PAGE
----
The American Story in Art: The Allyn Cox Murals

American artist Allyn Cox (1896-1982) designed three corridors of murals for the House of Representatives wing of the United States Capitol in the 1970s and 1980s.  Cox and his associates painted the first two corridors, the Hall of Capitols and the Great Experiment Hall, between 1973 and 1982.  Cox died soon after the completion of the Great Experiment Hall murals.  In 1993-94, EverGreene Painting Studios executed the final corridor of murals depicting the nation’s Westward Expansion.

The United States Capitol Historical Society funded the painting of the Cox Corridors.  The National Society Daughters of the American Revolution contributed the funds to pay for the Great Experiment Hall to commemorate the Bicentennial of the American Revolution.  Both organizations cooperated in the publication of The American Story in Art: The Murals of Allyn Cox in the U.S. Capitol in 1986.

Allyn Cox Biography:

ALLYN COX WAS EMINENTLY QUALIFIED for his work in the U.S. Capitol. Born in 1896, he was the son of two accomplished artists, Kenyon and Louise Howland King Cox. Trained in the United States and in Italy, Cox steadily built his reputation as a muralist over many years. He was originally called to the Capitol in 1953 to complete the series of paintings on the Rotunda frieze begun by Constantino Brumidi, the 19th-century artist who labored for a quarter-century beautifying the halls of government. The 32-foot section painted by Cox depicts scenes of the Civil War, the Spanish-American War, and the birth of aviation at Kitty Hawk, North Carolina. Cox later painted a portrait of Henry Clay in the Senate Reception Room and recorded man’s 4 ” 1969landing on the moon in a mural in the Brumidi Corridor on the ground floor of the Senate wing.

Planning for the House wing murals began in the winter of 1969-70. The immediate challenge Cox faced was to design a series of compositions that would fit the varied shapes and spaces of the House wing corridors. It was decided to concentrate the murals on the corridors’ vaulted ceilings, out of the way of the crowds that pass through these busy ground-floor hallways.

The artist first completed scale drawings of the proposed murals, making sure his designs harmonized with the architecture of Thomas U. Walter, designer of the House and Senate wings. Cox also made certain the murals would be historically accurate. He was aided by the staffs of the U. S. Capitol Historical Society, the Art and Reference Division of the Office of the Architect of the Capitol, the Library of Congress, the New York Historical Society, the Avery Library at Columbia University, the New York Public Library, and many local historical associations.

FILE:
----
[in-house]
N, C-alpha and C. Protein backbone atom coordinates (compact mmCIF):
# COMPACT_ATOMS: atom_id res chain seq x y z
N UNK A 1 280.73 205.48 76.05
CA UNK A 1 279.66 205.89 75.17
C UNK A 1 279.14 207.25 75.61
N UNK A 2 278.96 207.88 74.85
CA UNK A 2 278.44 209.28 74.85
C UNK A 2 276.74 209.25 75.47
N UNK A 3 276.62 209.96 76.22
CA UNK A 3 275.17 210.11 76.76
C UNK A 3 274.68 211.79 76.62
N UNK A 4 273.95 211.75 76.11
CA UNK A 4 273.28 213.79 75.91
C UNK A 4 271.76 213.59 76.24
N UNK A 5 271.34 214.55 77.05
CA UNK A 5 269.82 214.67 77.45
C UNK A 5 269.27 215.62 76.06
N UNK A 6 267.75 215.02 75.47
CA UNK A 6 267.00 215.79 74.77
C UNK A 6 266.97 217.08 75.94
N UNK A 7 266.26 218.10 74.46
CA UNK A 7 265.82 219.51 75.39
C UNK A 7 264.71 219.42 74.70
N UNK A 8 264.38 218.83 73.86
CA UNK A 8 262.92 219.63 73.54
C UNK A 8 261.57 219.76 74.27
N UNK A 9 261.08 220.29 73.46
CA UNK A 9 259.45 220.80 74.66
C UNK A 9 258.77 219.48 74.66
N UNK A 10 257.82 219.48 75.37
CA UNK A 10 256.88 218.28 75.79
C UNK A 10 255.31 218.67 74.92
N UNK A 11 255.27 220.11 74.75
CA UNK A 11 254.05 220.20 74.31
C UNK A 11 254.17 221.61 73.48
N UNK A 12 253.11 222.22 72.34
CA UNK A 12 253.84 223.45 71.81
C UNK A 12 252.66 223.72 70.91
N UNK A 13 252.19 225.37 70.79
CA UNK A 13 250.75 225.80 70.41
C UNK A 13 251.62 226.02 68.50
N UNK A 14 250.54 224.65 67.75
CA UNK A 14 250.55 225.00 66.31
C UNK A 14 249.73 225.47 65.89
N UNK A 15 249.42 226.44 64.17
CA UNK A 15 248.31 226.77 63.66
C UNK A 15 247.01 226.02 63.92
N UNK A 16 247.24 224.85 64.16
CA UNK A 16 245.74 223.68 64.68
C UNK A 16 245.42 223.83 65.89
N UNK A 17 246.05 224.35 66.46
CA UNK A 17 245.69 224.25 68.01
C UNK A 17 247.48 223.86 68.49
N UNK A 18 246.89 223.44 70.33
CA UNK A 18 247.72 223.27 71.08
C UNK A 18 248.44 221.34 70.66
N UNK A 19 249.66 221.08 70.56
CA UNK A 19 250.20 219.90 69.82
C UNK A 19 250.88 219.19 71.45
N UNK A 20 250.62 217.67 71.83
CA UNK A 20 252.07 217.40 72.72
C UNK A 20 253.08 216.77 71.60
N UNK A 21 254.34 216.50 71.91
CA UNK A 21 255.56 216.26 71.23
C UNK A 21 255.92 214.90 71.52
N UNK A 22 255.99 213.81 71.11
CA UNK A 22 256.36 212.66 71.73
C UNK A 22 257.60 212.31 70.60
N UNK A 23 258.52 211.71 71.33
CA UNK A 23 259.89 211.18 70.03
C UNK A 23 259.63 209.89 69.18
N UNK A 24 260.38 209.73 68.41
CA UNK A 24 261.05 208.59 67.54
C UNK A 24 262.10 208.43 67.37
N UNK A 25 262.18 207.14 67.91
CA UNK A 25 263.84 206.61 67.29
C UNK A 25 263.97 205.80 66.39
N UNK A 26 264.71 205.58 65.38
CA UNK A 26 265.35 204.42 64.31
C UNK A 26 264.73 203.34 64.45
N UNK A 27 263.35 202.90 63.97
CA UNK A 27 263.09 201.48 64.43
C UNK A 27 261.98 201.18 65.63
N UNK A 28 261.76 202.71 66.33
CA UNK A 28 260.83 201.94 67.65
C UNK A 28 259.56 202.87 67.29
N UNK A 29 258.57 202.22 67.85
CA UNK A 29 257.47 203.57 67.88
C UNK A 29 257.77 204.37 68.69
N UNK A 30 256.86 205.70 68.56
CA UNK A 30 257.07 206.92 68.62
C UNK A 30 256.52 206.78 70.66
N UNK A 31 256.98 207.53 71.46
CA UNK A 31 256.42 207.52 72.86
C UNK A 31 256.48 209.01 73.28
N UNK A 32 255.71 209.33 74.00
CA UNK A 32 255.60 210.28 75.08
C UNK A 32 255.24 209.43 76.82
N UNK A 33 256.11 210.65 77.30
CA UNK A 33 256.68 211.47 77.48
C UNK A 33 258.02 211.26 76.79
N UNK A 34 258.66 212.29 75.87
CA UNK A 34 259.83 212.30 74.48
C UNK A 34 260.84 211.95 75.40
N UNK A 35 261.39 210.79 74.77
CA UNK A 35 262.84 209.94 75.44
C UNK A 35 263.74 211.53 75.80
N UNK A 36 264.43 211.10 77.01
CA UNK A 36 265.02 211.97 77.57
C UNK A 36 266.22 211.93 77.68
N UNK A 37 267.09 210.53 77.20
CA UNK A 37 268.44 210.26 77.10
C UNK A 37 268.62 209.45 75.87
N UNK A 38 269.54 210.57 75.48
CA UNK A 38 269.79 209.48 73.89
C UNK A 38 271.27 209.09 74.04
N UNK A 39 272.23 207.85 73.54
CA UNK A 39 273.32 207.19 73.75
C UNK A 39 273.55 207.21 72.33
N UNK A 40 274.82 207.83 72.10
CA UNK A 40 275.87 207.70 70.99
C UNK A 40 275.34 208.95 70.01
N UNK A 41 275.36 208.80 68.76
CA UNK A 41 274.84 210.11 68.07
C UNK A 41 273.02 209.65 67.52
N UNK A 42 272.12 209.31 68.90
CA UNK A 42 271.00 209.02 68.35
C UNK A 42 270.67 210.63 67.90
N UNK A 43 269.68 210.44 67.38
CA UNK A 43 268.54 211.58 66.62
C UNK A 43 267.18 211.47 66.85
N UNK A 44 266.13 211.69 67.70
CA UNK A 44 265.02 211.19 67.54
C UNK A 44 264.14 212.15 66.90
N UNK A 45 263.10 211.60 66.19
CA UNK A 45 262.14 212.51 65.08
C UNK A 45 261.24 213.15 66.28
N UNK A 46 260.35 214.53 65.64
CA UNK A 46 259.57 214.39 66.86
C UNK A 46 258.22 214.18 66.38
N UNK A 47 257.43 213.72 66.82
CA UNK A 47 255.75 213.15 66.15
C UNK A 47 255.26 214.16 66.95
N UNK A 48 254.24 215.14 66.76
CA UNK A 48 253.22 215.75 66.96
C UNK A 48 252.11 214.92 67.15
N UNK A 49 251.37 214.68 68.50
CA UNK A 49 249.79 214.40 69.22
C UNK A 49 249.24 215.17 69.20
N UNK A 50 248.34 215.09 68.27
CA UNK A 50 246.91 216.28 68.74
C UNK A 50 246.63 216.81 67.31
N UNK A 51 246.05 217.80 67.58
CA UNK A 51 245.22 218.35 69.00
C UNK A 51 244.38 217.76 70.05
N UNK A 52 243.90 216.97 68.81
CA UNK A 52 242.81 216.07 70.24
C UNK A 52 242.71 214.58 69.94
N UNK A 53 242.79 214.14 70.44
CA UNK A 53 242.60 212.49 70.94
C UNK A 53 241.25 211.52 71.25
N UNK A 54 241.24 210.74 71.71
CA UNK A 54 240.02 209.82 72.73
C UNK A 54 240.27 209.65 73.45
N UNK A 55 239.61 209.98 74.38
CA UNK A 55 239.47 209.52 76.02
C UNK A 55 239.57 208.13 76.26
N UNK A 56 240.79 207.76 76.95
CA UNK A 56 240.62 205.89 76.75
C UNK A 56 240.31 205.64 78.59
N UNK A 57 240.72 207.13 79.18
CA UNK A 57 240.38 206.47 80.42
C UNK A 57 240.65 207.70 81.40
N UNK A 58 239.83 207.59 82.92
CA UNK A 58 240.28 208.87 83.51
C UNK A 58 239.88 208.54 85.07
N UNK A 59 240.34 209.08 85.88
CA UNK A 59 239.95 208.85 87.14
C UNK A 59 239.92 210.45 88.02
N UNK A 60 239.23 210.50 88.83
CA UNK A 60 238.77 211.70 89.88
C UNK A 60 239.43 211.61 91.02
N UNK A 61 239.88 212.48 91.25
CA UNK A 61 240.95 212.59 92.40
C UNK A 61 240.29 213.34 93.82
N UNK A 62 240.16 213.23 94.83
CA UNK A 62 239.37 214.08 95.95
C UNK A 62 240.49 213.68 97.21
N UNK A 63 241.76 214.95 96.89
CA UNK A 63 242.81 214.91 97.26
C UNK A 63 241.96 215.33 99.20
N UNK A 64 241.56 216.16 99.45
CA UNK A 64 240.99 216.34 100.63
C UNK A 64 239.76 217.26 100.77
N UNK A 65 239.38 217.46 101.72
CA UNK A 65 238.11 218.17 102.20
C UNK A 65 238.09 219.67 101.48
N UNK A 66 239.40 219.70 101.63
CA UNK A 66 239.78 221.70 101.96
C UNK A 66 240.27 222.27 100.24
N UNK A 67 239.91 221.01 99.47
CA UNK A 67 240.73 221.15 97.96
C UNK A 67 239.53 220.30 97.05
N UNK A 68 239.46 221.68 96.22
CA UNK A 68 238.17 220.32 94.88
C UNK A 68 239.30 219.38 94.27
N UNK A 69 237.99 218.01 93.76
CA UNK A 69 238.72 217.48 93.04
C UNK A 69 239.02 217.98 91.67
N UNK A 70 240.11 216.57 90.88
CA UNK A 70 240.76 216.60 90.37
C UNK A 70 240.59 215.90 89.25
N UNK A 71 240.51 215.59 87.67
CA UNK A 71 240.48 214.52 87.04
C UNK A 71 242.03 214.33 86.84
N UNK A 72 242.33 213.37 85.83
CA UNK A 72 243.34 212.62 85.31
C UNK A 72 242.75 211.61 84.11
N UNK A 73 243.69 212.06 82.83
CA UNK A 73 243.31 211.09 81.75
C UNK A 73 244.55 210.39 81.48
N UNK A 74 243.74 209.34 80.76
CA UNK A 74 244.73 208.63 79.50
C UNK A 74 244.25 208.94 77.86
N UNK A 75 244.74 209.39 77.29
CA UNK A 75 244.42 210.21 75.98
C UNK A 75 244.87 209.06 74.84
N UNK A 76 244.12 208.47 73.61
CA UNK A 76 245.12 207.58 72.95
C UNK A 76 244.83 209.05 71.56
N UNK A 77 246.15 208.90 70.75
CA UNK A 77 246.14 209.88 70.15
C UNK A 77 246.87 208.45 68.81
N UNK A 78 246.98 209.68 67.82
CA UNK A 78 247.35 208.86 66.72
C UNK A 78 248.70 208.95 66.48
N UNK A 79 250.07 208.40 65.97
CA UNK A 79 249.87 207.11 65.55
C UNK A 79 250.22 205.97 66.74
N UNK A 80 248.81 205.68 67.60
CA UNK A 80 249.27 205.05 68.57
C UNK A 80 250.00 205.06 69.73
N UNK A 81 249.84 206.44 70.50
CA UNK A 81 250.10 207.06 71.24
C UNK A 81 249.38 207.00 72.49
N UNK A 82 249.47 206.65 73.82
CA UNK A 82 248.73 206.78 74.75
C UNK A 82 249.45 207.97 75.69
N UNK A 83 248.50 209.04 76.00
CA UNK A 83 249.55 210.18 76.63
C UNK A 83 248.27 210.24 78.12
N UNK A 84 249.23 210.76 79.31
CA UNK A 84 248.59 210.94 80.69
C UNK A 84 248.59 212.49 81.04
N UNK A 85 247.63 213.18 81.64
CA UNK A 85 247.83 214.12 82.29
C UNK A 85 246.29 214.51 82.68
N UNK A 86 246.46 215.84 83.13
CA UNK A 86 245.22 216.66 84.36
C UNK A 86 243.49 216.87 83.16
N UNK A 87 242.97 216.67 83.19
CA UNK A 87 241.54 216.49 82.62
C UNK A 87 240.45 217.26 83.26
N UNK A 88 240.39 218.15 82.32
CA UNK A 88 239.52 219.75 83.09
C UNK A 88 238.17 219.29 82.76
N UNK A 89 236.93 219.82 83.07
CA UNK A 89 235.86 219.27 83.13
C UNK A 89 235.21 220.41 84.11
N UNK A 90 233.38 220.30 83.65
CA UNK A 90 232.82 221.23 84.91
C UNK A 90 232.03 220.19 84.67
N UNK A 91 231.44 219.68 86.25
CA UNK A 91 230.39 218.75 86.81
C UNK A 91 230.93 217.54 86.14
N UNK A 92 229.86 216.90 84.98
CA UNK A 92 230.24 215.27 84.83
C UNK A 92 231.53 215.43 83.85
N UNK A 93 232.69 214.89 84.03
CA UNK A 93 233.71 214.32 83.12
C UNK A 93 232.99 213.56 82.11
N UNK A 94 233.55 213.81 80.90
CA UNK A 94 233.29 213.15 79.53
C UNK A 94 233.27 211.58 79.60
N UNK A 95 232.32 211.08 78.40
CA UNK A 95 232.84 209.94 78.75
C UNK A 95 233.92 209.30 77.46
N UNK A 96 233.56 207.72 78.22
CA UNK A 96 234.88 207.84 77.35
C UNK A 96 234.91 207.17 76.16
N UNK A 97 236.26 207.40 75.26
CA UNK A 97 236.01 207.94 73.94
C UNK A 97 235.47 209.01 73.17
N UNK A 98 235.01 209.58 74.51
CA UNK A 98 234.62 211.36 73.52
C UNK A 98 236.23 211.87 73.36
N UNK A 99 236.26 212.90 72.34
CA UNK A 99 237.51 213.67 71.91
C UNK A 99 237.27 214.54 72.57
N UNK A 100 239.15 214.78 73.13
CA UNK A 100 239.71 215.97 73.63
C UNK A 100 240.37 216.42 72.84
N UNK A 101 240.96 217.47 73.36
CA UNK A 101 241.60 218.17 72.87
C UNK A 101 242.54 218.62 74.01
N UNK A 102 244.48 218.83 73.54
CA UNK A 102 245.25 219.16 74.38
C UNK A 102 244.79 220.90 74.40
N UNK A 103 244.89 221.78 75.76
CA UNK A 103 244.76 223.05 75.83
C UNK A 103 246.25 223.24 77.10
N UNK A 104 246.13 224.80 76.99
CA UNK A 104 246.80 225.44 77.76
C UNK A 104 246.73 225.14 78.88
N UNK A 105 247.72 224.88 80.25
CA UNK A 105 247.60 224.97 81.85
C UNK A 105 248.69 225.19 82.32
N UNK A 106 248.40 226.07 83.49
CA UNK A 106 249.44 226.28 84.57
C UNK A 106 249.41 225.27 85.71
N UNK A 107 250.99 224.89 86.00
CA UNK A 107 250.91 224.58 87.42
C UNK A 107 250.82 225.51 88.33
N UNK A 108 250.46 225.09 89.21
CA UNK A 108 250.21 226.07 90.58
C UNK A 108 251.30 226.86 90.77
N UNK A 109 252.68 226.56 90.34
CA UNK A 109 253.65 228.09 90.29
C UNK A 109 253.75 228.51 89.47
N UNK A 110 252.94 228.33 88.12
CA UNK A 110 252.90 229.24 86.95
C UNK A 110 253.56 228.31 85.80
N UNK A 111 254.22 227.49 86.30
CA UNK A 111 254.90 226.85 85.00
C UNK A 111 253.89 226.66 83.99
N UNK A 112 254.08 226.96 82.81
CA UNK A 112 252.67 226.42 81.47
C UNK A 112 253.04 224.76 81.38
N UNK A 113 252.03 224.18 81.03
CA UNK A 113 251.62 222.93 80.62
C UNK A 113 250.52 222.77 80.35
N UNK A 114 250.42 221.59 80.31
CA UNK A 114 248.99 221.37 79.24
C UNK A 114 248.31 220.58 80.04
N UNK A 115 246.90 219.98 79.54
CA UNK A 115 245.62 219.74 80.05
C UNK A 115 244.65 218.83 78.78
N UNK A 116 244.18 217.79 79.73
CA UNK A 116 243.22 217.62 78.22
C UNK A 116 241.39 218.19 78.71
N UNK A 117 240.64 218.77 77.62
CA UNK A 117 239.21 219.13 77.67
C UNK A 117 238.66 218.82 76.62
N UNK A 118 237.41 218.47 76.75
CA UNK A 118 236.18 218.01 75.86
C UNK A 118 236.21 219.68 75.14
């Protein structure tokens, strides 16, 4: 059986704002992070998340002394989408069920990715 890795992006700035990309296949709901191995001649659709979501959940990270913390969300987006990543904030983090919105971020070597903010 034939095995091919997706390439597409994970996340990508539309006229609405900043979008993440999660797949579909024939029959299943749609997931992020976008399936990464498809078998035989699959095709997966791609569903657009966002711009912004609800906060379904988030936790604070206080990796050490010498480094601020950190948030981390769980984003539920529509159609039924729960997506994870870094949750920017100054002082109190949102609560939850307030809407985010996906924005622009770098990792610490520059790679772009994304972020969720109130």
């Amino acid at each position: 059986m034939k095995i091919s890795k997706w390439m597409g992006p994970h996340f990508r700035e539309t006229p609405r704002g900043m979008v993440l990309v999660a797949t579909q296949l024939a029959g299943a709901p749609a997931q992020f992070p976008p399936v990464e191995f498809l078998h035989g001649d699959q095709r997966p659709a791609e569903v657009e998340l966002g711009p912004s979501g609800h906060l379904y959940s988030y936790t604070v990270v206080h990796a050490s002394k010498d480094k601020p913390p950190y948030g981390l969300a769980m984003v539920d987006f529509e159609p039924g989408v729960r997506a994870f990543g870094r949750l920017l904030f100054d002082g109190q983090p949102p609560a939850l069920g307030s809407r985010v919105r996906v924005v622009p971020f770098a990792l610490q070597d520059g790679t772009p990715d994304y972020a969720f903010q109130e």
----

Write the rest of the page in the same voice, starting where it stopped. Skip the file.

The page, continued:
After his plans were approved, Cox began work in February 1973 in the north-south corridor leading to the House Restaurant, on the east side of the House wing. This first phase of work, funded by the U.S. Capitol Historical Society, is known as the Hall of Capitols. Among its subjects it includes paintings of all the buildings that have housed the U.S. Congress and its predecessors. At this stage of the project, Cox was joined by Clifford Young, an experienced muralist who helped work up the cartoons, or preparatory drawings, of the paintings. John Charles Roach also joined the staff. He would help paint many of the corridor’s trompe l’oeil ornaments, classical decorations done in simulated relief.

After scaffolding was erected in the hallway, the plaster panels that would contain the murals were carefully repaired. Canvas was then glued atop the plaster and a coat of white paint was applied as a base. Full-scale cartoons were transferred to the panels by “pouncing,” applying powdered charcoal through perforated tracings of the drawings. This was followed by the actual painting, done in oil colors.

The first series of Cox murals was completed in July 1974. Two years later, as their contribution to the Bicentennial celebration, the Daughters of the American Revolution funded a second series of paintings, featuring 16 murals depicting the political, legislative, intellectual, and economic growth of the nation. These murals are in the central east-west corridor of the House wing, called Great Experiment Hall.

Cox and his associates completed this portion of the project in 1982, and it was dedicated in September of that year. Not long afterward, Allyn Cox died, but not before he had received a fitting tribute. On September 21, both houses of Congress honored him with a special recognition ceremony in Statuary Hall. Today, the work begun by this fine artist goes on. Plans and sketches have been completed for a third series of murals in the western north-south corridor of the House wing, and a possible fourth and final series of murals is being considered.